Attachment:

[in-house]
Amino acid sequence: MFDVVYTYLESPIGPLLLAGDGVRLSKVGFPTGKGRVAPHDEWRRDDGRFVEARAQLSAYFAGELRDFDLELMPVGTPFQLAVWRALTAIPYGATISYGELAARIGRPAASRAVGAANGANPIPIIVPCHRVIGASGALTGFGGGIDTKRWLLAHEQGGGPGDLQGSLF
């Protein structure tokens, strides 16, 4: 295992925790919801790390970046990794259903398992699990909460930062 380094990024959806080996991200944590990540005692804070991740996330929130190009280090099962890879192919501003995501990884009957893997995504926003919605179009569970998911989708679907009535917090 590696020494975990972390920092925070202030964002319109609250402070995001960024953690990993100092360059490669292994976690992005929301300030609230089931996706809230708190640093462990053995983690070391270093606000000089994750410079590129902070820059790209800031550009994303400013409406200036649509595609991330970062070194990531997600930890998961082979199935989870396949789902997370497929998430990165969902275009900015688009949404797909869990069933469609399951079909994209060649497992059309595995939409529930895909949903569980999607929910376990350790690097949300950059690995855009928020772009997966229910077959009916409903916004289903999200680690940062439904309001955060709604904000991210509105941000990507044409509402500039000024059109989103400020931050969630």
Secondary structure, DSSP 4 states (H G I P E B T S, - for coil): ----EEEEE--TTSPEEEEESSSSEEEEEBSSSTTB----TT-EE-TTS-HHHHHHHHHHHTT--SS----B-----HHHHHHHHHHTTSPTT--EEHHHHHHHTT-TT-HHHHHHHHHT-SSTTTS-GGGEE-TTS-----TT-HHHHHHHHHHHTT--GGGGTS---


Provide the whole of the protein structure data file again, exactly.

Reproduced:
[in-house]
Amino acid sequence: MFDVVYTYLESPIGPLLLAGDGVRLSKVGFPTGKGRVAPHDEWRRDDGRFVEARAQLSAYFAGELRDFDLELMPVGTPFQLAVWRALTAIPYGATISYGELAARIGRPAASRAVGAANGANPIPIIVPCHRVIGASGALTGFGGGIDTKRWLLAHEQGGGPGDLQGSLF
């Protein structure tokens, strides 16, 4: 295992925790919801790390970046990794259903398992699990909460930062 380094990024959806080996991200944590990540005692804070991740996330929130190009280090099962890879192919501003995501990884009957893997995504926003919605179009569970998911989708679907009535917090 590696020494975990972390920092925070202030964002319109609250402070995001960024953690990993100092360059490669292994976690992005929301300030609230089931996706809230708190640093462990053995983690070391270093606000000089994750410079590129902070820059790209800031550009994303400013409406200036649509595609991330970062070194990531997600930890998961082979199935989870396949789902997370497929998430990165969902275009900015688009949404797909869990069933469609399951079909994209060649497992059309595995939409529930895909949903569980999607929910376990350790690097949300950059690995855009928020772009997966229910077959009916409903916004289903999200680690940062439904309001955060709604904000991210509105941000990507044409509402500039000024059109989103400020931050969630």
Secondary structure, DSSP 4 states (H G I P E B T S, - for coil): ----EEEEE--TTSPEEEEESSSSEEEEEBSSSTTB----TT-EE-TTS-HHHHHHHHHHHTT--SS----B-----HHHHHHHHHHTTSPTT--EEHHHHHHHTT-TT-HHHHHHHHHT-SSTTTS-GGGEE-TTS-----TT-HHHHHHHHHHHTT--GGGGTS---